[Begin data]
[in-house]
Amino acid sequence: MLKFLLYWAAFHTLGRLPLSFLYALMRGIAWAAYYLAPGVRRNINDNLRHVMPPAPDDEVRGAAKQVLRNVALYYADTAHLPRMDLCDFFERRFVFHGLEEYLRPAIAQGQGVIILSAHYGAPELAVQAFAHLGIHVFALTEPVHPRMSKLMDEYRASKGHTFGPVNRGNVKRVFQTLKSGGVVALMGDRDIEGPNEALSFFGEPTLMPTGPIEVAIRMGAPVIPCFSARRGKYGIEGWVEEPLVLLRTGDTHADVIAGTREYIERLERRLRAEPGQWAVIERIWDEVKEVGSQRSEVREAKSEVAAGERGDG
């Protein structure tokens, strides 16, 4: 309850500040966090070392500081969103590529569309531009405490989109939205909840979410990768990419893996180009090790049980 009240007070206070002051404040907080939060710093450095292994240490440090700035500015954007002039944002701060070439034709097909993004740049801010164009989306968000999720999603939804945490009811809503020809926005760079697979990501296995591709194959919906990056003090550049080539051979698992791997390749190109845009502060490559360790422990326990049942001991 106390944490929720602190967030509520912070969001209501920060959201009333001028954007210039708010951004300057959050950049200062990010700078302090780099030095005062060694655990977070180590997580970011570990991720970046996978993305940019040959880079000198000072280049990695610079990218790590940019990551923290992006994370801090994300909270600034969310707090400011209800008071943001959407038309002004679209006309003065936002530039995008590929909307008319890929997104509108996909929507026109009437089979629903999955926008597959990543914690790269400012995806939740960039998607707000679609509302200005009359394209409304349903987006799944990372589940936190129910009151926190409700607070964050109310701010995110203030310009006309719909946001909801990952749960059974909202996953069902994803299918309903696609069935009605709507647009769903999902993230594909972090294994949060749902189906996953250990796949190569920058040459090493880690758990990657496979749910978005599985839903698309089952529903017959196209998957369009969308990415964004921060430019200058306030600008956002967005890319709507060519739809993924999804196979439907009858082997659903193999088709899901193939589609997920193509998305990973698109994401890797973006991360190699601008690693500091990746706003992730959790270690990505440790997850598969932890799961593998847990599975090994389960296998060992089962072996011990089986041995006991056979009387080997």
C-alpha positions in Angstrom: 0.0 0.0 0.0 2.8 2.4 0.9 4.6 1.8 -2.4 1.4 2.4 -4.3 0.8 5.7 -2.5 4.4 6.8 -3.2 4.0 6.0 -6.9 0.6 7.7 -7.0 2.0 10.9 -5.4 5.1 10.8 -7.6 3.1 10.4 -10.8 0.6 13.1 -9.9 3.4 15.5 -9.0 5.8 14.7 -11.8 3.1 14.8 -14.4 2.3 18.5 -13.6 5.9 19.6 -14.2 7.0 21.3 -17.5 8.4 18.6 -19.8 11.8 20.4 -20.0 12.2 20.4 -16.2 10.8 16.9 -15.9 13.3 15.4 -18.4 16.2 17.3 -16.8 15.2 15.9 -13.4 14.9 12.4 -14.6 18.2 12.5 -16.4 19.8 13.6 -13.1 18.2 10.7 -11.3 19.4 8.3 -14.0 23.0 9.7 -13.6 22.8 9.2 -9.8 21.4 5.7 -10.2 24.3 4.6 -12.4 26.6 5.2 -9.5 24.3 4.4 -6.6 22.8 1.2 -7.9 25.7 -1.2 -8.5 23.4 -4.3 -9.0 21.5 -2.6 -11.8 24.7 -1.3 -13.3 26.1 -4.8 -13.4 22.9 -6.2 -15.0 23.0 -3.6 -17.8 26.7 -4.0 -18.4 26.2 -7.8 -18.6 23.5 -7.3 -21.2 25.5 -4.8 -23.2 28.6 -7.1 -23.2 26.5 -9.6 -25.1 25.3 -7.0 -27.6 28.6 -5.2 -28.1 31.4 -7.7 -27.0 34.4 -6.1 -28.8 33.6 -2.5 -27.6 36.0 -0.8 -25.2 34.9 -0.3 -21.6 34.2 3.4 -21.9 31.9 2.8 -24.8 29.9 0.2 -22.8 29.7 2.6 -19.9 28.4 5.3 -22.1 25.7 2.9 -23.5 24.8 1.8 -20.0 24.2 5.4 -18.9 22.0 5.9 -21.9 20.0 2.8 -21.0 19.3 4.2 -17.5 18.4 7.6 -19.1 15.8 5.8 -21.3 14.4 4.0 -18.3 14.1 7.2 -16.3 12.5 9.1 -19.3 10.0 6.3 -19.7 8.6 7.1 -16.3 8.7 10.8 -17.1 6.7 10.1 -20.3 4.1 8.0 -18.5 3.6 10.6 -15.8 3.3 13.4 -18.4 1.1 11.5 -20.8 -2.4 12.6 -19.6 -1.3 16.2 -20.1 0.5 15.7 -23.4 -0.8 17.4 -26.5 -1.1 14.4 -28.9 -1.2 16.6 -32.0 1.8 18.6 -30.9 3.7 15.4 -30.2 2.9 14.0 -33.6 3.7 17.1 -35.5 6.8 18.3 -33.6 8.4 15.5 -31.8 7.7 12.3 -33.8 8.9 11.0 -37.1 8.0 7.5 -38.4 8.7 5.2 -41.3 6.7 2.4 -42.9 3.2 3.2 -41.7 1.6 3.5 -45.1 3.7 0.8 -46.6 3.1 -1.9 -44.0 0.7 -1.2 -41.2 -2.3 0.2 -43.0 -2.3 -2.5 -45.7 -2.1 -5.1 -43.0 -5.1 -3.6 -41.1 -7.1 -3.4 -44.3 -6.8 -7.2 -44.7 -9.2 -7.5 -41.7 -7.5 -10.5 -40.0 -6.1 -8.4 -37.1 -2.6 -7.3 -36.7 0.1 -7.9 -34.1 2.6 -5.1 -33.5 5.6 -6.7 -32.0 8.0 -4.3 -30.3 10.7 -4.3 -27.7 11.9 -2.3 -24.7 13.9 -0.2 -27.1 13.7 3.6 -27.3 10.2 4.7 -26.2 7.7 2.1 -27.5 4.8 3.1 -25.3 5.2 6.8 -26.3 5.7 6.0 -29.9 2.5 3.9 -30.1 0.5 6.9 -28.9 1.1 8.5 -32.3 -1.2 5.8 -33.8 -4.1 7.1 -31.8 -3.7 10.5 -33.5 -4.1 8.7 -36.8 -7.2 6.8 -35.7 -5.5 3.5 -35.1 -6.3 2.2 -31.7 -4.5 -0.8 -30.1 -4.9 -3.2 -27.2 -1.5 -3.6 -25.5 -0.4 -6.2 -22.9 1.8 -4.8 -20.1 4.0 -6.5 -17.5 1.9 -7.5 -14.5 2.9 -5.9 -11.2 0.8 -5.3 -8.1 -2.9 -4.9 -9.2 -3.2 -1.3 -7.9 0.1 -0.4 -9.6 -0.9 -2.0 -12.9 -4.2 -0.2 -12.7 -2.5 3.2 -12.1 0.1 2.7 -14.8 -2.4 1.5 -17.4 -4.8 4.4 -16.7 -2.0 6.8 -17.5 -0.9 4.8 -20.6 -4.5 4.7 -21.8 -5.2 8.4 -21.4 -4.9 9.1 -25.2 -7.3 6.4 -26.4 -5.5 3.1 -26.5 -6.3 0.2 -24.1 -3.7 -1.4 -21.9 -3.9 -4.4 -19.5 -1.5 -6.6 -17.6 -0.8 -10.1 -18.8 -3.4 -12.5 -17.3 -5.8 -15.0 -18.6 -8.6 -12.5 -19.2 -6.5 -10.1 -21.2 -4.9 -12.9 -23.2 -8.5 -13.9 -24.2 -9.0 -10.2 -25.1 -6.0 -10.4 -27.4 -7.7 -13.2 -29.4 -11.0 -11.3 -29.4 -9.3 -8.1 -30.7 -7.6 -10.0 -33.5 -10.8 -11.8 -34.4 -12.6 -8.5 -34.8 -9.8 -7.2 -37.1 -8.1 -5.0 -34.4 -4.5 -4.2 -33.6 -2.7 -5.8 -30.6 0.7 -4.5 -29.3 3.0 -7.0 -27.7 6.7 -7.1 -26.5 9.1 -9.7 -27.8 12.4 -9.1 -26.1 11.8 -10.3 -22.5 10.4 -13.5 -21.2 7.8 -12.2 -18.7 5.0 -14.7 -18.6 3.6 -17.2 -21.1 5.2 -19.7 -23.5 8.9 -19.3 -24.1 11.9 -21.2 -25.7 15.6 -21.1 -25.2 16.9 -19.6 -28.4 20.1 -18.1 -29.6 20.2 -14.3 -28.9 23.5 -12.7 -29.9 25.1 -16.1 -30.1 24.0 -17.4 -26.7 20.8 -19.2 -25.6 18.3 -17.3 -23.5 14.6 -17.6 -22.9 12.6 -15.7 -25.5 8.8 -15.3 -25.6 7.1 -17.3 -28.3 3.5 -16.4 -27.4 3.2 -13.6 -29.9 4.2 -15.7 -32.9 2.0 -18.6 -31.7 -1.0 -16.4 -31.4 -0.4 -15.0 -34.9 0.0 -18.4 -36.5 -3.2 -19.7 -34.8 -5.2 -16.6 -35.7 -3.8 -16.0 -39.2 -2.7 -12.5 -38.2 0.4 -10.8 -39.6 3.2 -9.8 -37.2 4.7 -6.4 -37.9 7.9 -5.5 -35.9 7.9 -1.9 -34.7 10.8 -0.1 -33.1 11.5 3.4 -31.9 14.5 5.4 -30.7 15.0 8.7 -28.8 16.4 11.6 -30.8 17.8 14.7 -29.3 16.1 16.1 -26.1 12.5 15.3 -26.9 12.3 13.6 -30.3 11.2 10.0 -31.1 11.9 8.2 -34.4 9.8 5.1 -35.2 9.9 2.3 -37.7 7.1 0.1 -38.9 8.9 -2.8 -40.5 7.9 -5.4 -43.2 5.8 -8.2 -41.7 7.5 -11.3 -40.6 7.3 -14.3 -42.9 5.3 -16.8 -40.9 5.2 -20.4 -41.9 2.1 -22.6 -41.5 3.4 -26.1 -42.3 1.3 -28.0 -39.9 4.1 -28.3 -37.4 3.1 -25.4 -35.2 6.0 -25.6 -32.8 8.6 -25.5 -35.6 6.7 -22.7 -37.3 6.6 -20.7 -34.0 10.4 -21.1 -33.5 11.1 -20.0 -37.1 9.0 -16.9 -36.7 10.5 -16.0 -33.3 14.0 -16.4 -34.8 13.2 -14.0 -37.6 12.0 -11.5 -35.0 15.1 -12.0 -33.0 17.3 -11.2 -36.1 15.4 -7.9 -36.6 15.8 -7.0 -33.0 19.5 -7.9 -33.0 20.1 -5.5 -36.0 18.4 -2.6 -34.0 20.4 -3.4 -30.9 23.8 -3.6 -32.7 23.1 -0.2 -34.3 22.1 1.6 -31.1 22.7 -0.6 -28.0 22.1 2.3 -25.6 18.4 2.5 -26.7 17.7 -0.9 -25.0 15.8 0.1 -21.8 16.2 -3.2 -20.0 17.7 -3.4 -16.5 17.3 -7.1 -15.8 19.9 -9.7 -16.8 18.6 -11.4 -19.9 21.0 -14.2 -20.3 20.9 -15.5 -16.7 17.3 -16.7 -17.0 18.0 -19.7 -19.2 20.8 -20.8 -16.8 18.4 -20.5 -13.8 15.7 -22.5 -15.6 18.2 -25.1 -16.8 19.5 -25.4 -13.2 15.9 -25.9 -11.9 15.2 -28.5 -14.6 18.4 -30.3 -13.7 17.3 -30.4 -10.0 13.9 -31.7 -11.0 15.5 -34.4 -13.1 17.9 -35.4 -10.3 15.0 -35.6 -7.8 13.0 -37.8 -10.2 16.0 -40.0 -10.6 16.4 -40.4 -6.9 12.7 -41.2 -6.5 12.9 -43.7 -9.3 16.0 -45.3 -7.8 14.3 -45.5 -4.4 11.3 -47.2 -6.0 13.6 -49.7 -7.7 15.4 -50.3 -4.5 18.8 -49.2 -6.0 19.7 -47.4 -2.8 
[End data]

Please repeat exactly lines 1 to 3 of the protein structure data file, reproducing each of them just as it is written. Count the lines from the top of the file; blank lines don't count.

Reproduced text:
[in-house]
Amino acid sequence: MLKFLLYWAAFHTLGRLPLSFLYALMRGIAWAAYYLAPGVRRNINDNLRHVMPPAPDDEVRGAAKQVLRNVALYYADTAHLPRMDLCDFFERRFVFHGLEEYLRPAIAQGQGVIILSAHYGAPELAVQAFAHLGIHVFALTEPVHPRMSKLMDEYRASKGHTFGPVNRGNVKRVFQTLKSGGVVALMGDRDIEGPNEALSFFGEPTLMPTGPIEVAIRMGAPVIPCFSARRGKYGIEGWVEEPLVLLRTGDTHADVIAGTREYIERLERRLRAEPGQWAVIERIWDEVKEVGSQRSEVREAKSEVAAGERGDG
């Protein structure tokens, strides 16, 4: 309850500040966090070392500081969103590529569309531009405490989109939205909840979410990768990419893996180009090790049980 009240007070206070002051404040907080939060710093450095292994240490440090700035500015954007002039944002701060070439034709097909993004740049801010164009989306968000999720999603939804945490009811809503020809926005760079697979990501296995591709194959919906990056003090550049080539051979698992791997390749190109845009502060490559360790422990326990049942001991 106390944490929720602190967030509520912070969001209501920060959201009333001028954007210039708010951004300057959050950049200062990010700078302090780099030095005062060694655990977070180590997580970011570990991720970046996978993305940019040959880079000198000072280049990695610079990218790590940019990551923290992006994370801090994300909270600034969310707090400011209800008071943001959407038309002004679209006309003065936002530039995008590929909307008319890929997104509108996909929507026109009437089979629903999955926008597959990543914690790269400012995806939740960039998607707000679609509302200005009359394209409304349903987006799944990372589940936190129910009151926190409700607070964050109310701010995110203030310009006309719909946001909801990952749960059974909202996953069902994803299918309903696609069935009605709507647009769903999902993230594909972090294994949060749902189906996953250990796949190569920058040459090493880690758990990657496979749910978005599985839903698309089952529903017959196209998957369009969308990415964004921060430019200058306030600008956002967005890319709507060519739809993924999804196979439907009858082997659903193999088709899901193939589609997920193509998305990973698109994401890797973006991360190699601008690693500091990746706003992730959790270690990505440790997850598969932890799961593998847990599975090994389960296998060992089962072996011990089986041995006991056979009387080997």